Paintings inspired by Deep Dream
David's Dream Oil on Canvas, 30"x60" 4/2021
David's Dream, Oil on Canvas, 30"x60" Louis Markoya 4/20201
This series of paintings is based on images processed utilizing Googles Deep Dream Generator. When Google anounced the utility it crated all sorts of waves in the digital art community. After thousands of cats and dogs generated, artists finally started to get a better handle of the capabilities and what kinds of image textures to use to create some very spectacular art.
In that imagery I noticed the ability to mimic and step beyonfmuchof the effects I had been creating witg 3D volumes and theliquid forms of a evolved Nuclear Mysticism.
I started spending many hours rtying to understand and generate the types of effects I was hoping for.
Here I have used the utility to bring an entirely new look to Michelangelo's David.
The textures I choseto use on the image produced not only the liquid flowing of the background, redicing it into the swirling of clouds and sinue, but it also created the baroque features that define David's body
While working onthe paintingI realized how well the software mimiced and evolved many Dali characterisic quialities in his religious and Nuclear Mystical works
David Michelangelo Marble 17ft tall 1504
Besides the liquid and baroque details I added through the Deep Dream program, I decided to bring the stature to life by suspending several airborne swatches of cloth bringing an entirely new live and dynamic feeling to the work. David now seems alive and enveloped in the
complexities of life. The few pieces of antigravitational cloth seem to lift the massive marble sculpture and make him alive and elegant.
Here again, in David's Dream, I have attempted to find a balance of the apollonian and dionysian as suggested d by Nietzche, to form a true masterpiece. Where the liquid and dream like forms of the background and body textures of David form the DIonysion and contrast with the baroque ornamentation and stoic marble form the Appolinian, Add the lifelike suspended cloth and we have a composition that explores many world in many ways.
Once I understood Nietzsche's concept I understood much of abstract expressionism, and in particular POllack. I was then able to utilize these seemingly unstructured styles to better convey the ideas and concepts behind much of Dali's Nuclear Mysticism and evolve them into the geometry I use today.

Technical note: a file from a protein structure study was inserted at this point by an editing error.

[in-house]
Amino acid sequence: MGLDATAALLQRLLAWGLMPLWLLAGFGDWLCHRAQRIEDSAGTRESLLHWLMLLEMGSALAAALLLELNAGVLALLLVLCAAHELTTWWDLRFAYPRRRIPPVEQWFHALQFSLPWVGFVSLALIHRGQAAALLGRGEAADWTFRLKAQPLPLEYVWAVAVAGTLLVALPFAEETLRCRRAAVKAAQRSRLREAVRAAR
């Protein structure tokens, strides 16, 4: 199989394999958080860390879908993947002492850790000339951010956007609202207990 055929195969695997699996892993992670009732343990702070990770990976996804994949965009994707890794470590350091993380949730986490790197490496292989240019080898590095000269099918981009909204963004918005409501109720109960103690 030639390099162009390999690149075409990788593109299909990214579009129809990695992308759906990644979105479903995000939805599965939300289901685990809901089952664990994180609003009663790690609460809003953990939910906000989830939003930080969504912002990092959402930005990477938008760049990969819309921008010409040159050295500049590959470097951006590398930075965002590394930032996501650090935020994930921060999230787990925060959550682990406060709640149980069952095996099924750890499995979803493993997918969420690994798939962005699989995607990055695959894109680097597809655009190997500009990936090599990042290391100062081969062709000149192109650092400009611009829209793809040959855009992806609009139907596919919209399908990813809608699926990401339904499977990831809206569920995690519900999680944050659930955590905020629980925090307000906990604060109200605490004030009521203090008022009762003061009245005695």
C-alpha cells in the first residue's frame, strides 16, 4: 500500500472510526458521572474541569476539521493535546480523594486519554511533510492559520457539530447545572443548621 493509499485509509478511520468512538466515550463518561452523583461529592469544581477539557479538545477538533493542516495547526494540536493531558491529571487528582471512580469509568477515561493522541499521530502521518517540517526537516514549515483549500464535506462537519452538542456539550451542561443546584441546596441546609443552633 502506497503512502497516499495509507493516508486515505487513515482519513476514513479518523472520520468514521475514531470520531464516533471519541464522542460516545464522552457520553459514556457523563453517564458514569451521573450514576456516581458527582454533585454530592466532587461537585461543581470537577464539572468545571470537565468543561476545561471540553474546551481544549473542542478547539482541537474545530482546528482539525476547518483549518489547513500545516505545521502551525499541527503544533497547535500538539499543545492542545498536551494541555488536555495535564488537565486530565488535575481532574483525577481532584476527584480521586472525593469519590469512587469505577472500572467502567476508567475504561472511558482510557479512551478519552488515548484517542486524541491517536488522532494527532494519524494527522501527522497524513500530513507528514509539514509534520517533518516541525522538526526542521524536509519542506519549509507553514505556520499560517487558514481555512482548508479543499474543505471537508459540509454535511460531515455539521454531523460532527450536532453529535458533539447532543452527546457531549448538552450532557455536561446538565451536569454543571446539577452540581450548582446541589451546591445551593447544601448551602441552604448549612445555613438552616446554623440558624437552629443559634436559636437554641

David is a masterpiece of Renaissance sculpture, created in marble between 1501 and 1504 by the Italian artist Michelangelo. David is a 5.17-metre (17.0 ft)[a] marble statue of the Biblical figure David, a favoured subject in the art of Florence
The pose of Michelangelo's David is unlike that of earlier Renaissance depictions of David. The bronze statues by Donatello and Verrocchio represented the hero standing victorious over the head of Goliath, and the painter Andrea del Castagno had shown the boy in mid-swing, even as Goliath's head rested between his feet, but no earlier Florentine artist had omitted the giant altogether. According to most scholars, David is depicted before his battle with Goliath. Instead of being shown victorious over a foe much larger than he, David looks tense and ready for battle after he has made the decision to fight Goliath, but, before the battle has actually taken place. His brow is drawn, his neck tense, and the veins bulge out of his lowered right hand. His left hand holds a sling that is draped over his shoulder and down to his right hand, which holds the handle of the sling. The nudity reflects the story of David as stated in the Bible, I Samuel 17:38-39: "And Saul armed David with his armour, and he put an helmet of brass upon his head; also he armed him with a coat of mail. And David girded his sword upon his armour, and he assayed to go; for he had not proved it. And David said unto Saul, I cannot go with these; for I have not proved them. And David put them off him."